INSURANCE CLAIMS DATA SHOWS RISE IN BREAK-INS WHILE HOMES ARE OCCUPIED

Wednesday, May 15, 2013

Incidents of house breakings where residents are surprised by perpetrators while they are relaxing at home are becoming more common according to claims data from Dial Direct Insurance.

“Robbers are becoming more brazen. We are noticing a definite upward trend in the number of incidents where houses are robbed when people are home. Typically, people are surprised at night, just before bedtime, or while sleeping. This modus operandi was apparent in the recent spate of house robberies in KwaZulu-Natal,” says Bradley Du Chenne, Senior Executive of Dial Direct Insurance.

Du Chenne continues: “Insurance claims information is often a good indicator of what’s happening out there. Our claims data also shows that the value of losses has increased steadily in the past two years. Commonly, it is easily-portable goods that are stolen such as jewellery, electronics, computers, laptops, money and firearms. In some instances, vehicles are also stolen during a house robbery.

,p>“Reports suggest that criminals work in organised gangs. In one incident, the residents of the home were held hostage by a few perpetrators while the rest of the gang made off with stolen goods and the family car. It was only once the hostage takers had been notified by their accomplices that the vehicle had crossed the border that the residents of the home were freed.

Du Chenne believes that burglars face a number of obstacles during conventional burglaries such as activated alarms, locked security gates and beams. When people are home, their guard is down, and security is sometimes neglected – making it easier for robbers to gain entry.

“Just as car thieves have taken to hi-jacking vehicles because it’s easier to overpower car occupants than it is steal a locked car fitted with all the latest security devices, so house robbers seem to consider it easier and less risky to break into a home when people are there than when the house is securely locked up and the alarms are on,” Du Chenne says.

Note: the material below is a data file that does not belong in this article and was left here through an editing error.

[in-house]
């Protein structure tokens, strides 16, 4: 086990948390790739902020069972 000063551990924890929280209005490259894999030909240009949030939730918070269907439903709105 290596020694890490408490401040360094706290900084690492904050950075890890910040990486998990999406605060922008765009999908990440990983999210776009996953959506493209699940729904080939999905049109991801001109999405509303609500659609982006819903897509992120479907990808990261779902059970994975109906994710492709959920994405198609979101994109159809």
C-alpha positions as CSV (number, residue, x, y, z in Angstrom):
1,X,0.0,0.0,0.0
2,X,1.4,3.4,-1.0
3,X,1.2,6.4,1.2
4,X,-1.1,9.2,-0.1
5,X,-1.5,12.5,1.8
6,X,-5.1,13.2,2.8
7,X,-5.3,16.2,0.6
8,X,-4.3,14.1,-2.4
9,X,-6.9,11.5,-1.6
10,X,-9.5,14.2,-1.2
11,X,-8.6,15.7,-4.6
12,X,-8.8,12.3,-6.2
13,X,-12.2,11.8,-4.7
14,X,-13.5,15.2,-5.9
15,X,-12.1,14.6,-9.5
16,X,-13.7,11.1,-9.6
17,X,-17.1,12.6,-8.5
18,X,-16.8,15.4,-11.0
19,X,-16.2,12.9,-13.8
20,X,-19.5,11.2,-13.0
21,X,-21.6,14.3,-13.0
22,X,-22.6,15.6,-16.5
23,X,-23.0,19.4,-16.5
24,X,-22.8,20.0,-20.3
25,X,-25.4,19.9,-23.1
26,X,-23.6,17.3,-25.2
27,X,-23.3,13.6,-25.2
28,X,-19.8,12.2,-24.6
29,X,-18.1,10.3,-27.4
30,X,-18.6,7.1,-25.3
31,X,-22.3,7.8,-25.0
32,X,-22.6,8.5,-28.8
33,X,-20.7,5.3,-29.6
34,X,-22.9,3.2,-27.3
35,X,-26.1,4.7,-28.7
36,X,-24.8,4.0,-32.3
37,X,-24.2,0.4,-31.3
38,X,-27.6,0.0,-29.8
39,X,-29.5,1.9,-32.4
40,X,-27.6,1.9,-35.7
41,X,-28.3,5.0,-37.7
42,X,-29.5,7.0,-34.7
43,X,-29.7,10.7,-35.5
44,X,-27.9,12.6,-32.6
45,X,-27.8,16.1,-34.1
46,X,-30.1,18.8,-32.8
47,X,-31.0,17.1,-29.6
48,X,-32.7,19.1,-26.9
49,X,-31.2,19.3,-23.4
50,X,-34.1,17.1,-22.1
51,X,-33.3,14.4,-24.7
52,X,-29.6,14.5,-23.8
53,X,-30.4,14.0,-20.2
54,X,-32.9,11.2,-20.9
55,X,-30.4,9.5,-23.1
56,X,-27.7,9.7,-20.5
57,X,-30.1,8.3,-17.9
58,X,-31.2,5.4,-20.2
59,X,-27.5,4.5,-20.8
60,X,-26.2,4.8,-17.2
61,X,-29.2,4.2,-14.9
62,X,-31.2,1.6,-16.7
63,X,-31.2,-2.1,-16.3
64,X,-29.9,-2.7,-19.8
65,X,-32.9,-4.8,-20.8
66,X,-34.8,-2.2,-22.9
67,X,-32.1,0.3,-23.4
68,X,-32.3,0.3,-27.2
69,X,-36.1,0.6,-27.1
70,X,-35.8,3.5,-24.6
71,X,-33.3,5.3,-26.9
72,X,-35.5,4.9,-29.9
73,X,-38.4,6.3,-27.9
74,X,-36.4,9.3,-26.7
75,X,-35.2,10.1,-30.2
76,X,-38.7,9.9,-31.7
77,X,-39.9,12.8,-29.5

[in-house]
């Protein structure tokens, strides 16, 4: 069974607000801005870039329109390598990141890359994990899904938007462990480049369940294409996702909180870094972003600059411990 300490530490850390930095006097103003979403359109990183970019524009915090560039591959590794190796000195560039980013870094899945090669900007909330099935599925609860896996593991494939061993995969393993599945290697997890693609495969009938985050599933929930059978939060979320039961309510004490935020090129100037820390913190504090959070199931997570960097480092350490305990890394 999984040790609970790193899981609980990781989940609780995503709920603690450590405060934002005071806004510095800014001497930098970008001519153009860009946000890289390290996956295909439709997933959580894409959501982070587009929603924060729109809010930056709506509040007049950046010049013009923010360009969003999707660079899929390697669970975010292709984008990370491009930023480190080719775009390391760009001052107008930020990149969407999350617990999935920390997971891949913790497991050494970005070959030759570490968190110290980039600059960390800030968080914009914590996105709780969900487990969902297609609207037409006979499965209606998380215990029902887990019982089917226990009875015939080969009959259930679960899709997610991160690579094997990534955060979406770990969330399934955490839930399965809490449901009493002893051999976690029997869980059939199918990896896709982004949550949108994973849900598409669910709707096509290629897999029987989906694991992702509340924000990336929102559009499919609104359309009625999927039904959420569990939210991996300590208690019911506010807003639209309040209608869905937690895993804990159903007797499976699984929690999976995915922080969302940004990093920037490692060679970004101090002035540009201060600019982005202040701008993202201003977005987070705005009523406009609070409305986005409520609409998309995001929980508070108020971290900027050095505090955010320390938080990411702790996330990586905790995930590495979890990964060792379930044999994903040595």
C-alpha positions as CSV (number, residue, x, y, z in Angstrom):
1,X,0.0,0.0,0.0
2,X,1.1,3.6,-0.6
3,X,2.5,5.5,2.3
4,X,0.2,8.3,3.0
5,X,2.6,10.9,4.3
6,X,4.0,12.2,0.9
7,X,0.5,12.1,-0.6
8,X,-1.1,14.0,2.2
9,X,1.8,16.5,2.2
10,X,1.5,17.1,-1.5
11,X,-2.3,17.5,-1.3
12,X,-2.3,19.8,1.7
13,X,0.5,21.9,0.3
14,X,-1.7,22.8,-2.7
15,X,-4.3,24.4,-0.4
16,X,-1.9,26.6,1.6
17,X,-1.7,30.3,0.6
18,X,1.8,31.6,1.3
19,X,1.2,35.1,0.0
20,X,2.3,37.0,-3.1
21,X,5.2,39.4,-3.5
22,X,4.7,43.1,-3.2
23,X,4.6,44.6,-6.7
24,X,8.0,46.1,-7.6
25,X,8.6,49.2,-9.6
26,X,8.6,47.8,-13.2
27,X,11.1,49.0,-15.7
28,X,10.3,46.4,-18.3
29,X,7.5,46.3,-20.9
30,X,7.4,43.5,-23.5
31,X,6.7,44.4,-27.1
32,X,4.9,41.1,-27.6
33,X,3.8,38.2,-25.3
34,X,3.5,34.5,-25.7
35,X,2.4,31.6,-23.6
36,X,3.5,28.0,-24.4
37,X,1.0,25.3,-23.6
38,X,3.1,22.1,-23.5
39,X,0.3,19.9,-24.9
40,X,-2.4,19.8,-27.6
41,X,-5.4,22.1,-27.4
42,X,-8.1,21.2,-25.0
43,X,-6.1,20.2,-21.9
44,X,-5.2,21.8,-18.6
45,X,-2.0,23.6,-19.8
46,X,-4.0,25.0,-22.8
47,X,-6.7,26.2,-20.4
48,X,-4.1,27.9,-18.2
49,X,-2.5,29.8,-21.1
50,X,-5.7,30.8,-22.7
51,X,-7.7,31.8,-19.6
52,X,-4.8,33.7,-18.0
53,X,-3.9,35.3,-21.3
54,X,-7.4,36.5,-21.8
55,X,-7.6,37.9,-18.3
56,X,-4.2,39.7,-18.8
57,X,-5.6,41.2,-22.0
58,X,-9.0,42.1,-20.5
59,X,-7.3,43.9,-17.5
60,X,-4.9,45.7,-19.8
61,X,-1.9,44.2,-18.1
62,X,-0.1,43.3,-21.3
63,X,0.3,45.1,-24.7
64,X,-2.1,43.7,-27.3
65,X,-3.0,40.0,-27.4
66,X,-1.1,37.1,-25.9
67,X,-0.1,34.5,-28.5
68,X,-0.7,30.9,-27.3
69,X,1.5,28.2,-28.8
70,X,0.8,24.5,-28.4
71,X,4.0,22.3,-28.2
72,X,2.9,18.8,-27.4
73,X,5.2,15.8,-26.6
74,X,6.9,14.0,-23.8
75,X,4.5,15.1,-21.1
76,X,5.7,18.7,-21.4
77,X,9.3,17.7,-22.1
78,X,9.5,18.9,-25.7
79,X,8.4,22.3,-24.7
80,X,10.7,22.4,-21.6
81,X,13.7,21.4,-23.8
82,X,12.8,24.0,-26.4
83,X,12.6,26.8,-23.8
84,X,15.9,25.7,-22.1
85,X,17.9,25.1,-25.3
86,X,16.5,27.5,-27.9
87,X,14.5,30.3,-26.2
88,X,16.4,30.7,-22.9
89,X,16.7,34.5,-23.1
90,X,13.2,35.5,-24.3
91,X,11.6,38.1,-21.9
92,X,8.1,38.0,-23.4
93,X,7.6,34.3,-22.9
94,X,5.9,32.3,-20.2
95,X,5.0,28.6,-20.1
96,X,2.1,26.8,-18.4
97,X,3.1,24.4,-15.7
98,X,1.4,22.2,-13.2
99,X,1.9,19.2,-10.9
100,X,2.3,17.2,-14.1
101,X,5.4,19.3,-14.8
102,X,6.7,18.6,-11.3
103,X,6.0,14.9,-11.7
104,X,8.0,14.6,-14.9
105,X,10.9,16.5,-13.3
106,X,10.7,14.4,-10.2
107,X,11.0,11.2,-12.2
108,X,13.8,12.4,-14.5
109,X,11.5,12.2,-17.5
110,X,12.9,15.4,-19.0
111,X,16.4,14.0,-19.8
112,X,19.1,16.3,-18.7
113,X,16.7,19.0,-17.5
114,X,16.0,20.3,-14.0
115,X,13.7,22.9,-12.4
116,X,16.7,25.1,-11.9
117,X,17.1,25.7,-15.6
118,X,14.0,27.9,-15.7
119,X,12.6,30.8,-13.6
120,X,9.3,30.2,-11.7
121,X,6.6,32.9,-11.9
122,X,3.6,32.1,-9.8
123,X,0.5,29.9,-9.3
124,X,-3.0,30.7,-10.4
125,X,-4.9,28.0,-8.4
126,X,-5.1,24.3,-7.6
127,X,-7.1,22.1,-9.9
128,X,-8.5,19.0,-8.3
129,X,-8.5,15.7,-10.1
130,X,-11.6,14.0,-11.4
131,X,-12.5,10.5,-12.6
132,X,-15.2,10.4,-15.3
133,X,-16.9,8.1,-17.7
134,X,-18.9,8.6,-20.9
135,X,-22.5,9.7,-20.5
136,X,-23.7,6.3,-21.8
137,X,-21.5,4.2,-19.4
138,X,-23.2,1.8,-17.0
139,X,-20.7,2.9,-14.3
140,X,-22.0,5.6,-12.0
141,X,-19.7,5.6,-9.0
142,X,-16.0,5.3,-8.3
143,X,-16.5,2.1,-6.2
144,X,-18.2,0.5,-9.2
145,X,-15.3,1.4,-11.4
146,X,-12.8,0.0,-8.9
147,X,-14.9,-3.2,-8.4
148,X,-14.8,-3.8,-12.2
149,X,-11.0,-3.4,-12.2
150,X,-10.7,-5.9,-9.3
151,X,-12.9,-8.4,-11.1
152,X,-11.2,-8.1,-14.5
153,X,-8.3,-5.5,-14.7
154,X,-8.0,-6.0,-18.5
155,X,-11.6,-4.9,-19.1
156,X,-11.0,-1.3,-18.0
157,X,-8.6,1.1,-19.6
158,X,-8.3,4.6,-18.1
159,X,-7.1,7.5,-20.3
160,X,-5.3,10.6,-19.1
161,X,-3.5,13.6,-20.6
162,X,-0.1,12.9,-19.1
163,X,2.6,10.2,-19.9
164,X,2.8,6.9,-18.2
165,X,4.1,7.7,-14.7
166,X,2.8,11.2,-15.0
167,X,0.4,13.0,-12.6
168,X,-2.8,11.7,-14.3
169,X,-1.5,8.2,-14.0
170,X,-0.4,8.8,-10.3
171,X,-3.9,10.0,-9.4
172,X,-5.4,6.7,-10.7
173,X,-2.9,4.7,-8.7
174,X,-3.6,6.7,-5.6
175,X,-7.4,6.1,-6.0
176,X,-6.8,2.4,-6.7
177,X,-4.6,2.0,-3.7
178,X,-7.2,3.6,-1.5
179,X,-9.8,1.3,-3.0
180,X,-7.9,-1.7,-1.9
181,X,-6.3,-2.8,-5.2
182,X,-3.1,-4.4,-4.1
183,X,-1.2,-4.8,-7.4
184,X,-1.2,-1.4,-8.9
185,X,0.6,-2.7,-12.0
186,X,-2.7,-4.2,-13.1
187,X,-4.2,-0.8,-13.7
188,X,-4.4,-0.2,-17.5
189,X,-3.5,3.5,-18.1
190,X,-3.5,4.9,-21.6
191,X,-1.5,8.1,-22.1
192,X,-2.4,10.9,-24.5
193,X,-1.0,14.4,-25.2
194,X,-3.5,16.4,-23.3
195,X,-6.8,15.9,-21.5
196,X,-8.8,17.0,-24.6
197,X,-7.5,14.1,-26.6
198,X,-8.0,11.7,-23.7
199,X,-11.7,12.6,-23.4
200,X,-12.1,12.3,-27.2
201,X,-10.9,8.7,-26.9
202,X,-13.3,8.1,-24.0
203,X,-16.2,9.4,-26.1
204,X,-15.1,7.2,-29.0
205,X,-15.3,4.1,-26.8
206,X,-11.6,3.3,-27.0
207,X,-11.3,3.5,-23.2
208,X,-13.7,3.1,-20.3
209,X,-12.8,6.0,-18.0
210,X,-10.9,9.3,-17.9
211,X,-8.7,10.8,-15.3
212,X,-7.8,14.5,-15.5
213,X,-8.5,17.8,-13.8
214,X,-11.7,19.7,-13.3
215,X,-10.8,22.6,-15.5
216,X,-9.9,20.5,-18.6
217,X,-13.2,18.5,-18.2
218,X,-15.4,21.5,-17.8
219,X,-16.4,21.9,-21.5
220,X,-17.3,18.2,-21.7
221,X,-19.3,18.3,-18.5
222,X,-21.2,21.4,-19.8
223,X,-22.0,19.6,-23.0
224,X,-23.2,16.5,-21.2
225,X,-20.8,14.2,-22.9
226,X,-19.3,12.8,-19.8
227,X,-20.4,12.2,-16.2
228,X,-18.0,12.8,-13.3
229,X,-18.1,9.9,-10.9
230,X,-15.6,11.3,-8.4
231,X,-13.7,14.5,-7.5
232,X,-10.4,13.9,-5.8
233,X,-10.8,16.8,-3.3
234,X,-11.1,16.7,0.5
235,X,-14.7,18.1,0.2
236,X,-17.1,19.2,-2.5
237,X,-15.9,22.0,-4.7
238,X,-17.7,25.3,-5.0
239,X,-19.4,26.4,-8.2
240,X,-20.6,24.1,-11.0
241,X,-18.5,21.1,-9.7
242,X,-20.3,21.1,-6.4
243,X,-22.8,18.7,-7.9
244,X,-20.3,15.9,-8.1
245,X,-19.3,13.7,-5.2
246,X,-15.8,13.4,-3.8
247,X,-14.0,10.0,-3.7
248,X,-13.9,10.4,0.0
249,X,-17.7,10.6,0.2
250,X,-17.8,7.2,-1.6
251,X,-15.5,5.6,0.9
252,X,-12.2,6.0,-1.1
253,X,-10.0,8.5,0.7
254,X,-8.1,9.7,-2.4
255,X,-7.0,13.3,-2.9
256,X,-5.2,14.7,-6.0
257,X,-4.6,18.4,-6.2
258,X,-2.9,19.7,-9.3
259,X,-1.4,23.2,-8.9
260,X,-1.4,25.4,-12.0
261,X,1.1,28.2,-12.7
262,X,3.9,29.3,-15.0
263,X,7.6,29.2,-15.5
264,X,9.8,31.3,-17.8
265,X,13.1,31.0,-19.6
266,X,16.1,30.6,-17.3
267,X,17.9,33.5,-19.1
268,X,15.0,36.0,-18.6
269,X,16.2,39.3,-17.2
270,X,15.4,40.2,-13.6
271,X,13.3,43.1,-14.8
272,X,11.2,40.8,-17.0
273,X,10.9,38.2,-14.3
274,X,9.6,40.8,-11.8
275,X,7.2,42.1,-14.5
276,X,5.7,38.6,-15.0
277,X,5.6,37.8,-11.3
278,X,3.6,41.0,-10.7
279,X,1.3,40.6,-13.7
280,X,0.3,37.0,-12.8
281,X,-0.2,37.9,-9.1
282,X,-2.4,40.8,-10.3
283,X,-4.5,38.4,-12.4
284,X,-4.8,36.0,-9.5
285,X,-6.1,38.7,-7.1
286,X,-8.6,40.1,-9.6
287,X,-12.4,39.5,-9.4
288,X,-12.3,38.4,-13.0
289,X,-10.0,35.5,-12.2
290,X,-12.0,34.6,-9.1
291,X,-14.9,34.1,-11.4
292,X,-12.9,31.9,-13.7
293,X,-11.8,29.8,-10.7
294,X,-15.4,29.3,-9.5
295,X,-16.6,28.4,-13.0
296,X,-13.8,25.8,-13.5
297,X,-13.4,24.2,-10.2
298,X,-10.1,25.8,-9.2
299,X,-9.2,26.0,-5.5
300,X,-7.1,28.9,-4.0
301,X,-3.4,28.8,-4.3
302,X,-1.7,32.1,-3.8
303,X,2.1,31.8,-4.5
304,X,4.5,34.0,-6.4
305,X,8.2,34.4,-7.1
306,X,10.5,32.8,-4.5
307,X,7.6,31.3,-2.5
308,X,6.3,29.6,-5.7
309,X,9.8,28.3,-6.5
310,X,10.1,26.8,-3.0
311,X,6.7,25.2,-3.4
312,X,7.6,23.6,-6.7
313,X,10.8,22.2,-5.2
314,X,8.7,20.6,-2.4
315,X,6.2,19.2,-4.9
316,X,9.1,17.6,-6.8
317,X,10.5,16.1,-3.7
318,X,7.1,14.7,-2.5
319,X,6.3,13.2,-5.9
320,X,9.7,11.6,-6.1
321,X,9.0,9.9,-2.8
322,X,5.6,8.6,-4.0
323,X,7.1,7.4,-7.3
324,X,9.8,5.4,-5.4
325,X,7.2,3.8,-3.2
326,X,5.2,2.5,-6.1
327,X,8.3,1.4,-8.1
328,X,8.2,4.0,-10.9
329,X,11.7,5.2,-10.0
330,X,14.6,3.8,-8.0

SAPS information points to this criminal mindset. According to analyses by the police, and published in SAPS annual reports, 75% of home robberies occur at night. In 56% of cases, robbers gained access to the homes by forcing the victims to let them in. In over 40% of cases, the perpetrators gained access to the premises and surprised the victims, and in 4% of cases, the victims were tricked into allowing the robbers into the home, not realizing they were criminals.

Du Chenne urges people to remain security conscious at all times – even when they are relaxing at home, and when they retire for the day. The most vulnerable time is between 21:00 and midnight.

“Invest in the best security you can afford such as electric fencing, beams, security gates, and an alarm system. Use them! They are good deterrents. Make sure all windows throughout your home are closed and that security gates are locked at night. For your safety and the safety of your loved ones, fit a strong security gate so as to block off the sleeping quarters from the rest of the house,” he advises.

Dial Direct also recommends the following:

  • Fit all access doors with security gates and install burglar bars on windows.
  • Cutaway tree branches and remove other things that could be used as leverage for getting into the house.
  • Install an alarm system to provide an early warning of a security breach.
  • Sign up with a reputable armed response company if you aren’t signed up with one already.
  • Make panic buttons (linked to your security provider) readily available around your home.
  • Install motion detection security lighting on the outside of your home and in your garden.
  • Get to know your neighbours and exchange phone numbers. Be in contact with them should you see or hear anything suspicious.
  • Conduct thorough checks on the domestic workers and gardeners your employ. Ask for IDs so that you can make copies. Check their previous employment references and do security clearances at the police. House robberies are very often based on inside information.
  • Never open the door to anyone you are not expecting. Robbers are known to use a ruse or impersonation to get you to open the door.
  • Never leave keys under doormats, flowerpots, mailboxes or other "secret" hiding places - burglars know where to look for hidden keys.
  • If you are surprised by a robber in your home, try to stay calm and don’t resist. The 2012 National Victims of Crime Survey (NVCS) survey found that people who resist are more likely to suffer injuries. Your possessions can be replaced but your life cannot be. Hit the panic button and call the police as soon as you are safely able to do so.


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